(3) harness the power of
agriculture in our country.
Can you imagine how many
Nigerians will be employed if
federal and state
governments across Nigeria
begin to spend massively on
housing? Laborers, Artisans
(carpenters, plumbers,
painters, welders, builders,
metal technicians, etc),
engineers (electrical,
mechanical, structural, civil,
etc), architects, accountants,
surveyors, businesses
(quarries, metal companies,
furniture companies,
excavators, etc), finance
companies, food sellers
(they will be busy
throughout construction
period), etc. Aside from
generating employment, if
government fixes housing in
Nigeria and develop a good
mortgage scheme, people
will be able to own or rent
houses at less rates and
most importantly they will
be able to avoid the
standard 2-year advance
payment prevalent in
Nigeria.
It is indeed very sad that
fresh graduates or fresh
employees have to save for
several years and borrow
money in order to RENT an
apartment. In many parts of
the world, people usually
save up to buy houses, not
save up to rent. When
government creates
employment through
housing, they earn more
taxes, but ultimately if the
housing business is run
properly in reasonable
collaboration with the
private sector, these houses
will generate income for the
government over a period of
time.
I learnt from my parents and
uncles that the Nigerian
Railway Corporation used to
employ thousands of
Nigerians decades ago. It is
a shame that this
corporation was allowed to
die. If this sector is
revamped through public-
private participation,
engineers, drivers,
conductors, maintenance
technicians, book keepers,
accountants, top managers,
mechanics, etc will be
employed again en-masse.
In addition, people will
spend less on transportation
and their qualities of life will
improve. Less people will
drive their cars and pollution
will reduce. When pollution
reduces, health problems
reduce in Nigeria, so
government spends less on
health care and productivity
is enhanced. The business
generates income for
government, and it is a win-
win scenario for
government.
We have experienced
massive flooding and
devastation in Nigeria in the
last few months. This is a
wake-up call to our
government. It has been
estimated that Nigeria will
likely be spending hundreds
of billions to solve the
resulting problems and
mitigate future occurrence.
Nobody can stop natural
disasters, but we can build
infrastructure to mitigate its
effects. Governments should
think about youth
employment as they start
spending money to solve the
flooding problems. They
should not consider quick
fixes and give people
opportunities to steal
money. Government must
bring forward experts from
around the world (Nigerians
and foreigners) to develop a
comprehensive strategy to
mitigate future occurrence,
award the contracts to the
most reliable companies
(even if they are foreign) but
ensure that Nigerian youths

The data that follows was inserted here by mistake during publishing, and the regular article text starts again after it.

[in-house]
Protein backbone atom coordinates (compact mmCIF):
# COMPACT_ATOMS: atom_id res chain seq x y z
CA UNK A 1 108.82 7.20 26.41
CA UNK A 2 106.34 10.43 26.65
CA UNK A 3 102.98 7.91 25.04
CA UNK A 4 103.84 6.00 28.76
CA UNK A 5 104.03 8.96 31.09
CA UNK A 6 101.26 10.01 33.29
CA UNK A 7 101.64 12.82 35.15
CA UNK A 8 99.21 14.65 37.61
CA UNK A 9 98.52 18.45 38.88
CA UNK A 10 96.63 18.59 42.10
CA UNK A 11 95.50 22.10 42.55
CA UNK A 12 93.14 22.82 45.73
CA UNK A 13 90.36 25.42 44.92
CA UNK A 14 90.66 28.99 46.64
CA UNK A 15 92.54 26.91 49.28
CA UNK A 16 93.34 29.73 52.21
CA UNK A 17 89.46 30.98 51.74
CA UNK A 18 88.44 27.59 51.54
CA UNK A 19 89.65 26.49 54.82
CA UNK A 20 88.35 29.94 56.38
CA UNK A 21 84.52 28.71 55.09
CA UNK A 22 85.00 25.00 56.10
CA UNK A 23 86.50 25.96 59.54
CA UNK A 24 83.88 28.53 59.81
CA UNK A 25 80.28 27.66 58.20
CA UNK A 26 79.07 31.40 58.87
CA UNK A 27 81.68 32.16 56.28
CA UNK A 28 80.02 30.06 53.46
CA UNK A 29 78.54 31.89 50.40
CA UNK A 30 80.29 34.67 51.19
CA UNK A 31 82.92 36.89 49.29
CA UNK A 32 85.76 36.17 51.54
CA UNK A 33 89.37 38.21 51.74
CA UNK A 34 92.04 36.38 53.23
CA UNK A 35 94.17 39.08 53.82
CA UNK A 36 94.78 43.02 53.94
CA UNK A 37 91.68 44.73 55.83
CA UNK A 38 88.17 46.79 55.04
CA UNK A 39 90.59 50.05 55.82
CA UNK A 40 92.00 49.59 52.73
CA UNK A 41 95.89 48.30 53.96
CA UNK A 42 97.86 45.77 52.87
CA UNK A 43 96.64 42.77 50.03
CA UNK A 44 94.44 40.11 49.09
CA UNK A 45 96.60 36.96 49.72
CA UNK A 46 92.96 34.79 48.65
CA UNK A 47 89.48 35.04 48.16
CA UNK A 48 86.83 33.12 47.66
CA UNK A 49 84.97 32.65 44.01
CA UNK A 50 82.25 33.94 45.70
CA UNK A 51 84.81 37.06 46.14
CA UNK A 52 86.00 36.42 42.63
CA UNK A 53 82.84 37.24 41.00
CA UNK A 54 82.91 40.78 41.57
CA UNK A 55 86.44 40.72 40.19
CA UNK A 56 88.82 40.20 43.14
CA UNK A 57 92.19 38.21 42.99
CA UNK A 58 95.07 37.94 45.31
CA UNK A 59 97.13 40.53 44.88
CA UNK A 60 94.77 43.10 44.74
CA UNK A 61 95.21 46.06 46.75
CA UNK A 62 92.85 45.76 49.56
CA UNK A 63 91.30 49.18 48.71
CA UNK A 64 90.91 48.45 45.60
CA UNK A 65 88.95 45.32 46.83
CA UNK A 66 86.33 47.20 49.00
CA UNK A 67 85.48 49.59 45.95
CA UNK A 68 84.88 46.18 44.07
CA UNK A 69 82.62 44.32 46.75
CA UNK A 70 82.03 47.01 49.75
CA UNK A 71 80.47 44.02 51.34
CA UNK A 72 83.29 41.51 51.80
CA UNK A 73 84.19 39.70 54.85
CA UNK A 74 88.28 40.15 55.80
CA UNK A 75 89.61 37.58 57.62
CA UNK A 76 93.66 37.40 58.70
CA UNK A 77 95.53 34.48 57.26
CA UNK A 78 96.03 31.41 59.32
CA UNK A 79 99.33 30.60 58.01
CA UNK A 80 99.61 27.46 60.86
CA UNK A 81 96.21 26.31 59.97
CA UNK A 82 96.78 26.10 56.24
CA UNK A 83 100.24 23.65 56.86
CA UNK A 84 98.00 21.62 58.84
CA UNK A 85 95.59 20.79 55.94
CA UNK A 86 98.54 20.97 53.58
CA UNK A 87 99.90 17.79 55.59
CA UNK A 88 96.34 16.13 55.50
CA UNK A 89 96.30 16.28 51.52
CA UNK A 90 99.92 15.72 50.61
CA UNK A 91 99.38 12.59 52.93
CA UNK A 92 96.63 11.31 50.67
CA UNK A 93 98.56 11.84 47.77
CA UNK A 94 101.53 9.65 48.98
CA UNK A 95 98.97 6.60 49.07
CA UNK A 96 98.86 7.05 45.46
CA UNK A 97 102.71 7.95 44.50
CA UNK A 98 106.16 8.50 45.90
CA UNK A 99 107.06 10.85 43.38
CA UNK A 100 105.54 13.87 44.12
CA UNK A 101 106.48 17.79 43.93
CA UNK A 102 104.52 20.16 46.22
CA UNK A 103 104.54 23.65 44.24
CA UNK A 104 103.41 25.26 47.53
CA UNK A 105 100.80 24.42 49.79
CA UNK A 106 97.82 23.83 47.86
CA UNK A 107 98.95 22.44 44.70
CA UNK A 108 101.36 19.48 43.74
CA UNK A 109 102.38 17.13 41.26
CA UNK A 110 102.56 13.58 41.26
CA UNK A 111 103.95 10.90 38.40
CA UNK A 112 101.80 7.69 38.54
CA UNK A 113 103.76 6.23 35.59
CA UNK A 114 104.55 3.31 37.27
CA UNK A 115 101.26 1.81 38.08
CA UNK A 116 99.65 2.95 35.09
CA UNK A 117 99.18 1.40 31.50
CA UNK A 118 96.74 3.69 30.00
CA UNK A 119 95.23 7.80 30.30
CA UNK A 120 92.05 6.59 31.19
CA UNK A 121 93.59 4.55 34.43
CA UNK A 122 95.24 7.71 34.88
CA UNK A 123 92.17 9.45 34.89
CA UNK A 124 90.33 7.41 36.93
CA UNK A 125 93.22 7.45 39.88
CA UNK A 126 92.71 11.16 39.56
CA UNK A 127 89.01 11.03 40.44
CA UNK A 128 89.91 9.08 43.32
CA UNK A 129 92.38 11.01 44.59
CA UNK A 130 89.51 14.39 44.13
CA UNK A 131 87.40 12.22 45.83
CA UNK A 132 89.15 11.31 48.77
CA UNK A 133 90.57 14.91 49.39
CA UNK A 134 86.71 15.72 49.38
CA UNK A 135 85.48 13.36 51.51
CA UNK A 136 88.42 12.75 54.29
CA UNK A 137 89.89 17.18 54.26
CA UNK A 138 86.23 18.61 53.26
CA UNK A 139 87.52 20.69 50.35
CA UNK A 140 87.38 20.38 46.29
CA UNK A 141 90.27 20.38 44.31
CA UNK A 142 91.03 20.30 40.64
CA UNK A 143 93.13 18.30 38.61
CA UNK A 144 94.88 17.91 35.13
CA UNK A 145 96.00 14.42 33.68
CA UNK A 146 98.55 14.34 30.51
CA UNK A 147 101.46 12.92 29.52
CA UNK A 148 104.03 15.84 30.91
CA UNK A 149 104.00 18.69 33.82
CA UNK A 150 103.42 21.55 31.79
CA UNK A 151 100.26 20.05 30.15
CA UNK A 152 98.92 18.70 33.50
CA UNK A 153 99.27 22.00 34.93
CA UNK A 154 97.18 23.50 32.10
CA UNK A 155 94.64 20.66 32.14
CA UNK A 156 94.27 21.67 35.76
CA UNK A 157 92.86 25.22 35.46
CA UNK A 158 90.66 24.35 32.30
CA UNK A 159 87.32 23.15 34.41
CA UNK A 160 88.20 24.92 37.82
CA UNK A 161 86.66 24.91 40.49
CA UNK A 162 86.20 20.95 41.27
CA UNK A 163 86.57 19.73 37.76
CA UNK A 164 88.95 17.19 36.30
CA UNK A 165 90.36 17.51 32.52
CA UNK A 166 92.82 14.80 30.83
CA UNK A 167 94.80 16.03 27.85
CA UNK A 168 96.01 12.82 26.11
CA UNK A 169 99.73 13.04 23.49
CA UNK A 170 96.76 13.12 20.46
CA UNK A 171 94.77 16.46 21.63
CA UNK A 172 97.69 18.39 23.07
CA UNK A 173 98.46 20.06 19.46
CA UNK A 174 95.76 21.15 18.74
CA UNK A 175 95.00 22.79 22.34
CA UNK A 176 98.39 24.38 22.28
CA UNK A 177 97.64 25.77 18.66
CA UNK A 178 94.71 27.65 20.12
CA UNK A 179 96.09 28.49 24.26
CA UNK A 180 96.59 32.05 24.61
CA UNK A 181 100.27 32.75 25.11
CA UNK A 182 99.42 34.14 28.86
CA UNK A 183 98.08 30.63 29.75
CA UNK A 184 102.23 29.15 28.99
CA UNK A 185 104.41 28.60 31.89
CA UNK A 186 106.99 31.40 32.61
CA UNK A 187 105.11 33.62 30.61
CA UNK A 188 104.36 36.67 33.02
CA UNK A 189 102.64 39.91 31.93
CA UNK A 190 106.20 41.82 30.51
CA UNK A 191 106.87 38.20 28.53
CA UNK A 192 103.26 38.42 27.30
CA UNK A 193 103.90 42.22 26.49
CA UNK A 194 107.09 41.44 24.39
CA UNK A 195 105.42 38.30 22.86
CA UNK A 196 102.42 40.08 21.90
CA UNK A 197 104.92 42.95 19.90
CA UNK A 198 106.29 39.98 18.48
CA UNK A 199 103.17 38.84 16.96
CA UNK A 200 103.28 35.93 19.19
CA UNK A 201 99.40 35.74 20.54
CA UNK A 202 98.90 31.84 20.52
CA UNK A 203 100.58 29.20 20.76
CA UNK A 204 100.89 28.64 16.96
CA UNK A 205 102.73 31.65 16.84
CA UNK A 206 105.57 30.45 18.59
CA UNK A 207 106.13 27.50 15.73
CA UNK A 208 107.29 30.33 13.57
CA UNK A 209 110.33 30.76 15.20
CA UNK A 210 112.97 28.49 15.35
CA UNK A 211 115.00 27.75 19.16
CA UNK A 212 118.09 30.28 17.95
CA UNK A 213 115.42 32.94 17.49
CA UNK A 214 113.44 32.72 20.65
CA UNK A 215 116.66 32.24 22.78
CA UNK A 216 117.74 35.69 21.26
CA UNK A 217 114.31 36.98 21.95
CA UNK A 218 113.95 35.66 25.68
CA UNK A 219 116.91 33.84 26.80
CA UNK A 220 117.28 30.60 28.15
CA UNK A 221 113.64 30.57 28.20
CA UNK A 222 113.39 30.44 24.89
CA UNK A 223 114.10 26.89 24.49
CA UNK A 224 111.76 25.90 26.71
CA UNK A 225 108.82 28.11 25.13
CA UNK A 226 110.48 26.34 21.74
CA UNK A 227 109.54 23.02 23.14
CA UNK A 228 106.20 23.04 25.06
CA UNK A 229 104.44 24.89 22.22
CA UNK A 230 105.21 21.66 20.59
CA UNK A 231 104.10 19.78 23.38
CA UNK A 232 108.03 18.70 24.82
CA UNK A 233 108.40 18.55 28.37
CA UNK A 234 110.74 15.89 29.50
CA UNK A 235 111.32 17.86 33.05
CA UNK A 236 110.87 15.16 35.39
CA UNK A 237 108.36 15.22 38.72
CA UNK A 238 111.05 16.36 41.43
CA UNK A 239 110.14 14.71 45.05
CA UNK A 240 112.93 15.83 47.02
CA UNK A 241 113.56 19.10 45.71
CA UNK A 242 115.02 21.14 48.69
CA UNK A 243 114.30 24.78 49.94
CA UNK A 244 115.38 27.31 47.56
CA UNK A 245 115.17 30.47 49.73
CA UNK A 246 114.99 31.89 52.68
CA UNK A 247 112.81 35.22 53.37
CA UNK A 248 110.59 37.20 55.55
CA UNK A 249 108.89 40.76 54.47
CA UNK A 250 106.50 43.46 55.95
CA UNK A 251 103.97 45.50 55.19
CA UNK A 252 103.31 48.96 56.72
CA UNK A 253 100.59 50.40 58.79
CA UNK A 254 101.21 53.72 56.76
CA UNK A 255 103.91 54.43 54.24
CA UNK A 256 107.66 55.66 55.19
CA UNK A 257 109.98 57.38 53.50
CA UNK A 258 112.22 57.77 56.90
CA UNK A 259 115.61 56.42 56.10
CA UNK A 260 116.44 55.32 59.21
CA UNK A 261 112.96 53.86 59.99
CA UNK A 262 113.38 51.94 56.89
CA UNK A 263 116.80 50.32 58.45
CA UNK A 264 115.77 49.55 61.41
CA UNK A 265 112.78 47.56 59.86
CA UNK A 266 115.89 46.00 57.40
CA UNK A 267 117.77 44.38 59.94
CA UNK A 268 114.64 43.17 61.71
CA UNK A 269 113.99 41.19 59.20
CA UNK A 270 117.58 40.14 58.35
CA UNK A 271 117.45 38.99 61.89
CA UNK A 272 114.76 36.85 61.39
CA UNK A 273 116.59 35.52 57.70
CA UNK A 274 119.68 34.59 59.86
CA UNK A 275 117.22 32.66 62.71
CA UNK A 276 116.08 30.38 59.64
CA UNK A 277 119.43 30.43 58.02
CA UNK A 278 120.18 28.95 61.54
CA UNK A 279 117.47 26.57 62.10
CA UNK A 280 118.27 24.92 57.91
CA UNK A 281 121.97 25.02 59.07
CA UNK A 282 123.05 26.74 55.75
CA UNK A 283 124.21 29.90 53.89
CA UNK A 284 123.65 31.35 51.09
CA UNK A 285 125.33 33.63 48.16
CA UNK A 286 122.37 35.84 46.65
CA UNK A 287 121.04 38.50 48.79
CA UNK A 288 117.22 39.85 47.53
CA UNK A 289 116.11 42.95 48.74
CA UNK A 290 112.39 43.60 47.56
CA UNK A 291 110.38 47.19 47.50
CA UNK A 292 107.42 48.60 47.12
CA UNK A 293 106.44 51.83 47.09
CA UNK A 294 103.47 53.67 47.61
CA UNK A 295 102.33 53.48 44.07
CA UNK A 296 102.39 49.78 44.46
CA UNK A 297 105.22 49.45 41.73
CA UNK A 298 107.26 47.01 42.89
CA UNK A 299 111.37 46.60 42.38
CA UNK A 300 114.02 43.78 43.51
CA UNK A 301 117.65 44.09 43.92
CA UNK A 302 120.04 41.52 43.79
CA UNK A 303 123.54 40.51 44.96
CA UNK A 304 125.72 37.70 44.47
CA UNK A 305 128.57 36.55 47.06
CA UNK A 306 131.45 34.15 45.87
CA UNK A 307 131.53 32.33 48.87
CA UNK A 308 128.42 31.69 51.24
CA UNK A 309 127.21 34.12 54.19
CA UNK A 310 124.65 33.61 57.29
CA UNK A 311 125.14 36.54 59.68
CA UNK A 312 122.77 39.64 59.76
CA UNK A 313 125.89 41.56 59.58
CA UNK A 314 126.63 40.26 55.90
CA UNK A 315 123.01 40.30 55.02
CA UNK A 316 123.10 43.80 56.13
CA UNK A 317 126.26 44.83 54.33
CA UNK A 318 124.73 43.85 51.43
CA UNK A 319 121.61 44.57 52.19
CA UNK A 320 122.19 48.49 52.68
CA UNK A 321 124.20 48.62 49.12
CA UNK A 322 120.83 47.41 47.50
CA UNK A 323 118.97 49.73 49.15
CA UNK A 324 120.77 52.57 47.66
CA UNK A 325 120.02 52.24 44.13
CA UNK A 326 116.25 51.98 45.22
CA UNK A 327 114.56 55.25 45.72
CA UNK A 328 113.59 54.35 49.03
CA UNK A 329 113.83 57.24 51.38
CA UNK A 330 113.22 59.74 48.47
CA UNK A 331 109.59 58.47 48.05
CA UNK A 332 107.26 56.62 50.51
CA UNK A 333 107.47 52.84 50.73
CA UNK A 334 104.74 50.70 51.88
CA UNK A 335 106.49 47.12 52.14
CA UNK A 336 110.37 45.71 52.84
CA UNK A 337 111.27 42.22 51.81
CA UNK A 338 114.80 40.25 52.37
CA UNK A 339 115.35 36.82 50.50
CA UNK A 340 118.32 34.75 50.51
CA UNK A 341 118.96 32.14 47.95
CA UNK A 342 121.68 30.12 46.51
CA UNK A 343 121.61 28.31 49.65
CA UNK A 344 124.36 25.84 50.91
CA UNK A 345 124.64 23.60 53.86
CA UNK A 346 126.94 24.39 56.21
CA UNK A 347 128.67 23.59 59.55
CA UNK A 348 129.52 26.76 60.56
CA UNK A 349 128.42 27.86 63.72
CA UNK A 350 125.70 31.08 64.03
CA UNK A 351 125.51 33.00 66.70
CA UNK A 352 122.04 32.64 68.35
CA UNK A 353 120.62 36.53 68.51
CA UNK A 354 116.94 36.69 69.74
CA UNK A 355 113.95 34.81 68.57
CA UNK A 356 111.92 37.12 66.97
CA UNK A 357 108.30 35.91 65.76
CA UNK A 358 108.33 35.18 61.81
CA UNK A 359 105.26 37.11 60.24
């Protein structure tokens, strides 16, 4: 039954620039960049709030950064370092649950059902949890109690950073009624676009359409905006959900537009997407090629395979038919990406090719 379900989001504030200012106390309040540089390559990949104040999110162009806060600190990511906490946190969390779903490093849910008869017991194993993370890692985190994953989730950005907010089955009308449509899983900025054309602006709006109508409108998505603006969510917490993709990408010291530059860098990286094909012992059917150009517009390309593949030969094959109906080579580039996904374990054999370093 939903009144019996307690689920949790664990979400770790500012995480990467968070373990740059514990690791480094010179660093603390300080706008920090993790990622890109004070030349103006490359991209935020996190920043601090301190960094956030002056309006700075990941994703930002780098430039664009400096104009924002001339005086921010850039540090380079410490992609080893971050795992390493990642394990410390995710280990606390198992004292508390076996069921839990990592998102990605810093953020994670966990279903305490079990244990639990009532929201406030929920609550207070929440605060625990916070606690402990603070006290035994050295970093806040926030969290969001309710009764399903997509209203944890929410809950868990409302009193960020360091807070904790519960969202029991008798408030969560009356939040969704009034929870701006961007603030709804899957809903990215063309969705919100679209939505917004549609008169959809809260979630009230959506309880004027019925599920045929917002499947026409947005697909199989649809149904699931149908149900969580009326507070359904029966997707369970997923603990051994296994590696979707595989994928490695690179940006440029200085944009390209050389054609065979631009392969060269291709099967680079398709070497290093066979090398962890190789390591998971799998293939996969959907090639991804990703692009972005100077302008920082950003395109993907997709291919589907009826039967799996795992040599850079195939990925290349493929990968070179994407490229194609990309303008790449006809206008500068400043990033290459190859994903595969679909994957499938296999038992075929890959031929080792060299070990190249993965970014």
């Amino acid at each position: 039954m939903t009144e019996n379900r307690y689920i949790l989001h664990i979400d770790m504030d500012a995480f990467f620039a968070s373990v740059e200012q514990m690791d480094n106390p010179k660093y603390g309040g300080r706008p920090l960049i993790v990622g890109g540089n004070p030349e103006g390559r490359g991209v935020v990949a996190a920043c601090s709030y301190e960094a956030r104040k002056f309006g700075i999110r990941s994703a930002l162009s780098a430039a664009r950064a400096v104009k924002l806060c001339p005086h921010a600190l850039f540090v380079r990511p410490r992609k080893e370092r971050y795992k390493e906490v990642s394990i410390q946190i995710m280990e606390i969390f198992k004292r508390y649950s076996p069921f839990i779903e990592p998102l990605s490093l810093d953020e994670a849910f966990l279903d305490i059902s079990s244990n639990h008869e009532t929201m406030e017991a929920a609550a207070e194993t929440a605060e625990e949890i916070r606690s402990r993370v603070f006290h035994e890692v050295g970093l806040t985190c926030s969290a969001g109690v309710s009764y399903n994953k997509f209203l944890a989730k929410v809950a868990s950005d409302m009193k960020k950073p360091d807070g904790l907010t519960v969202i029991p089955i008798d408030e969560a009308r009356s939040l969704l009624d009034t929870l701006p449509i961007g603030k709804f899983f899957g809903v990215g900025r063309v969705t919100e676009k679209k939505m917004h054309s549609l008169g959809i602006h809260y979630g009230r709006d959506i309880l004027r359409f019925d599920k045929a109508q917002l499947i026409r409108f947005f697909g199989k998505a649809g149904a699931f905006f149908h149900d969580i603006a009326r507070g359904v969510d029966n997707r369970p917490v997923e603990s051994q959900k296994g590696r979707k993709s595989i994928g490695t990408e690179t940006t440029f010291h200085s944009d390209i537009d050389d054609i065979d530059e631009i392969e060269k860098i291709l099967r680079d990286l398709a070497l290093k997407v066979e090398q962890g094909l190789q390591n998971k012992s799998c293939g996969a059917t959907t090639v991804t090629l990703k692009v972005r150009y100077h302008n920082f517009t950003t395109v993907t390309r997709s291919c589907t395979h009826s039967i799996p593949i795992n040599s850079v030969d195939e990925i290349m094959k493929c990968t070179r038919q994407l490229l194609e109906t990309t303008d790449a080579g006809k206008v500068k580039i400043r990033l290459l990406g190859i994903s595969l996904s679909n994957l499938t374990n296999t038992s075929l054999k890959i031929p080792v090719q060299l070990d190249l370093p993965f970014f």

are employed to fully take
part in the design, planning
and construction works. If
these youths require
training, they should be well
trained. We must use this
disaster to rebuild and to
create jobs for people.
Agriculture is a topic I won’t
want to dwell too much on
because it is an area that I
think all governments in
Nigeria accept is our most
important path to success in
future. America is the
largest importer of Nigeria’s
crude oil, but we would be
foolish to think this demand
will continue for the next 10
years. Already, America’s
crude oil import from
Nigeria and some parts of
the Middle East has
reduced. I have been telling
friends for years that
America will no longer need
foreign oil very soon. When
America no longer needs
foreign oil, the new energy
sources will move to other
countries within a decade,
and global crude oil
demands will reduce
tremendously. Aside from
this, many African countries
are now ‘finding’ oil, so oil
will no longer be a special
mineral in about 10 years
from now.
What does that mean to
Nigeria? Bankruptcy looms!
The oil we currently have is
not helping us to develop
because of corruption. By
the time the oil loses its
value in about 10 years or
so, we will be down to
agriculture and a few other
minerals. On the other
hand, food supply is going to
be a major problem for the
world in coming years.
Several countries are already
planning ahead and Nigeria
must harness this
opportunity. First, we must
be able to feed our people
sufficiently, without
importing basic food. I
If we achieve this alone, our
GDP will grow significantly.
Even at the current level of
largely subsistence farming,
agriculture continues to
contribute highest to
Nigeria’s GDP every year. So
if we can grow the industry
to meet all local needs, we
would have done quite well.
If we can grow our
agricultural exports again as
we did in the 1960’s and
70’s, Nigeria’s GDP will grow
tremendously. But the most
important thing to me is that
agriculture can generate
millions of jobs in Nigeria.
Government should be
energized by the fact that
job creation will reduce
insecurity, reduce mortality
rates, make it easier for
politicians to govern, and
promote peace in our land.
This (not GDP growth) is the
true sign of economic
development!

Debo Onifade
debo@ieee.org

#CONSENSUS 2015